From his new book, Courage Grows Strong at the Wound
By Robert C. Koehler
For all we owe to them, shouldn’t we maybe set aside an Enemy Appreciation Day? Hugs ’n’ kisses, darling, thanks for being you.
I say this less facetiously than you might think. Such a holiday has the potential to be more educational and transforming than any other on the calendar, if on this day we suspended, however briefly, even our most justified shudders of aversion and turned petulance and malice into celebration and wonder. I’m not suggesting that we love our enemies, either personal or ideological, merely that we alter our relationship to them for a few minutes out of the year.
We organize our lives around our foes to a degree we probably don’t fully appreciate. Some of us lavish them with an intensity of preoccupied glee seldom commanded by, well, our loved ones. I know MY enemies do this, because I’ve seen ’em — like that guy behind the counter at the suburban gun shop (I was there doing research) wearing a T-shirt with an American flag in the center, surrounded by the words: TRY BURNING THIS ONE (above) and A —— (below).
Yeow, tough guy. I tried not to stare and activate what may have been a very delicate mental hair-trigger. But in my not-staring (I’m still not staring, six years later) I saw more than I wanted to. If a flag-burning scum bucket had stepped out of this guy’s imagination and into the store, he would have been ready, oh would he have been. Five hairy knuckles in the nose, just for starters. You wear a T-shirt that provocative, you can’t just forget about it. Your day has to be spent scanning the horizon for bearded anar-creeps with Bic lighters. How sad if you never spot one.
Then there’s me, the pacifist, left shaking with rage the other day. Delayed commuter train, packed to the gills. I push in, grab hold where I can. This necessitates reaching around one of the passengers. It’s not my intention to jostle her, but apparently my winter jacket brushes against the side of her face. It can’t be helped, right? It’s no big deal and I’ve got to hold on or I’ll go careening into my fellow riders. But she says “Get your hand out of my face.”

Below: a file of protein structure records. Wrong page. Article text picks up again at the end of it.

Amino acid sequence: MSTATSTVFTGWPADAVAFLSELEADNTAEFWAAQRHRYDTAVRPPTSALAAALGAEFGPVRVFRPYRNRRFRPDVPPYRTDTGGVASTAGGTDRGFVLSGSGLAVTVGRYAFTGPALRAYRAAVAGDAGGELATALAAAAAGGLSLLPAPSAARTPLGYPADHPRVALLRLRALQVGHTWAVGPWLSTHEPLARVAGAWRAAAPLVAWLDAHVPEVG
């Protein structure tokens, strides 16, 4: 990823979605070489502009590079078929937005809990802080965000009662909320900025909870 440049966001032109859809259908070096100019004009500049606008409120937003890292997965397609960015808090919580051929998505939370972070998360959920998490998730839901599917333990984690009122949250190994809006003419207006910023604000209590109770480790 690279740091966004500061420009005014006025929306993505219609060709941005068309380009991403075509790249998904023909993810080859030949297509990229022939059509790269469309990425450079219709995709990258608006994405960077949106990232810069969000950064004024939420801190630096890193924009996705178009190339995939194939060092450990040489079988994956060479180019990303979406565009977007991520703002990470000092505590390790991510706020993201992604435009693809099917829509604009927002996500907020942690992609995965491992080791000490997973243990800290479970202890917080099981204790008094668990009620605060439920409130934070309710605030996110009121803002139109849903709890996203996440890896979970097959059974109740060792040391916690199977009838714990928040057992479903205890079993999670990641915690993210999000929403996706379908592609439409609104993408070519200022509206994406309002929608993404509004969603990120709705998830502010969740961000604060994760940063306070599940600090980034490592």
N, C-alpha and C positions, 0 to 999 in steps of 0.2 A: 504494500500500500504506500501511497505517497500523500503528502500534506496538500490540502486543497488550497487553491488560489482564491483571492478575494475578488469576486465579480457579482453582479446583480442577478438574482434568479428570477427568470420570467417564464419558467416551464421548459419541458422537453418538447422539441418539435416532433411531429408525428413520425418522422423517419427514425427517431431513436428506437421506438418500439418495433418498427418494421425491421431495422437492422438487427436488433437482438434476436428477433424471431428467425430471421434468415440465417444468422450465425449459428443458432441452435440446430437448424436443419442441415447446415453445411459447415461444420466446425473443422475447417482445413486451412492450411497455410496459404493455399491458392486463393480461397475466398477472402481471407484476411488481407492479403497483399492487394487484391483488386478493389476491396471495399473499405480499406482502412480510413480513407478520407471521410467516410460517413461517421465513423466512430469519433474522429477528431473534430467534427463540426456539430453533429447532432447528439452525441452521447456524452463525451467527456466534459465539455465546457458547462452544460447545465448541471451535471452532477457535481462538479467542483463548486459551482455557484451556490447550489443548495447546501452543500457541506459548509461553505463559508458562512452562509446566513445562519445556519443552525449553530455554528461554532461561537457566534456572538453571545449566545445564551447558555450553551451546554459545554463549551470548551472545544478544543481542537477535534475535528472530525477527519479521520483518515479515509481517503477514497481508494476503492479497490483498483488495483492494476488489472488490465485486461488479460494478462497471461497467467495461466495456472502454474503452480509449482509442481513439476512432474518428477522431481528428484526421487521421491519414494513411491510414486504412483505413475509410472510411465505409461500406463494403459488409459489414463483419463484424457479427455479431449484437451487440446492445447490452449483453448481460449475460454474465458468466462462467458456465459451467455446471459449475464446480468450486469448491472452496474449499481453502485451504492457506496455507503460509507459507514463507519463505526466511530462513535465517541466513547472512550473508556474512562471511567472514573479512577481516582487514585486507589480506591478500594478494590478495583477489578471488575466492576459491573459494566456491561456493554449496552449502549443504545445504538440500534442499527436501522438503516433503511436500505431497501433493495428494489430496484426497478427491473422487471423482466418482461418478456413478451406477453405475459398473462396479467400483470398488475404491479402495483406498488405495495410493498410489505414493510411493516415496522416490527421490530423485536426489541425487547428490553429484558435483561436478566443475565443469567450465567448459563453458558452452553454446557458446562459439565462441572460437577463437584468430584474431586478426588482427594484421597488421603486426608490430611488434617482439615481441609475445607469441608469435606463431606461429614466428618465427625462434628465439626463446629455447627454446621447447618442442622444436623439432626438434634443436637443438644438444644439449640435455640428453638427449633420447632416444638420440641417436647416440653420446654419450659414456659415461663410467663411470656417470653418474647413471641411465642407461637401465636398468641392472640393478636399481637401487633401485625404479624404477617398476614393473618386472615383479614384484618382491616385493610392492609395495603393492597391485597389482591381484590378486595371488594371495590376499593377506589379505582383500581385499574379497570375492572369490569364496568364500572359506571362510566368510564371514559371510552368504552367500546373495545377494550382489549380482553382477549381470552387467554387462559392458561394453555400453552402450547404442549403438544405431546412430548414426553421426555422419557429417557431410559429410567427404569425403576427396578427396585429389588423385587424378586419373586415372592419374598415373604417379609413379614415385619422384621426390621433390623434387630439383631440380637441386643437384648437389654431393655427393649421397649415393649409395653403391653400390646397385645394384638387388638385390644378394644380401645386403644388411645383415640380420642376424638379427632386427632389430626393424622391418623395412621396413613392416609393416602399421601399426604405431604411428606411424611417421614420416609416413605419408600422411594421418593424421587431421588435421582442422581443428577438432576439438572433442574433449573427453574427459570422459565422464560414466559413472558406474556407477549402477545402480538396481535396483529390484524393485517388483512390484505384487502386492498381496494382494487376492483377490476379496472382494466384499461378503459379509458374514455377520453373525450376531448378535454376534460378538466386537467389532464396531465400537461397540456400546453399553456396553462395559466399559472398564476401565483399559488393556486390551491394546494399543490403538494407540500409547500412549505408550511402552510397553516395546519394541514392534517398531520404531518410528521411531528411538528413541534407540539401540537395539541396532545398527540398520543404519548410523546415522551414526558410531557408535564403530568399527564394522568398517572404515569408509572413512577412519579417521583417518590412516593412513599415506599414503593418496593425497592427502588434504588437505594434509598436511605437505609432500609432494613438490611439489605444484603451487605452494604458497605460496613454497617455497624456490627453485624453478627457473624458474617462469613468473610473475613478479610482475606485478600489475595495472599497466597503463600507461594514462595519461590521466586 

Well, everybody’s pushed and shoved and brushed against — it’s a crowded train. “What do you suggest I do?” I ask in exasperation. I have nowhere else to hold on. She says, “I suggest you move your f —— arm.”
Wrong response, lady. A silent fury settles over me, a life-defining stubbornness: We shall not be moved! I lock my arm in place … and it feels good. She unleashes more profanity and my heart rejoices. Malice glows like a pure white light. Is my arm in your face? Good. The pleasure of vexing her intoxicates me. “You don’t move that arm you’re not gonna have one long.” Joy. Bliss. I say nothing but hold my ground until the next stop, when everyone shifts places. I move down the car.
There was no violence, just the silent, lingering pleasure of hating someone. Only 20 minutes later, as the train approached my regular stop, did I remember that I had driven part way to work that morning and should have exited a dozen stops back. Pop went the rage bubble, back came my senses.
A few days later my better angels were tested again, when a raft of angry e-mails arrived in response to my recent column on militarism, pop culture and homegrown violence. A few were spoiling for a fight: “You are a complete ditz.” … “I suggest that you find a closet to hide in or perhaps a home for the mentally disabled.” … “I am 60 years old and have never read an article that is a bigger crock of s —.”
But this time I was able to see past the insults. That they responded at all mattered far more than that they disagreed with me. They had opened a dialogue, reacting, indeed, to the covert pugnacity coiled in my own words. Now it was time to disarm.
I thanked them for writing, celebrated our common humanity, and felt like I was crossing a bridge.
Robert Koehler is an award-winning, Chicago-based journalist, contributor to One World, Many Peaces and nationally syndicated writer. His new book, Courage Grows Strong at the Wound (Xenos Press) is now available. Contact him at firstname.lastname@example.org or visit his website at commonwonders.com.
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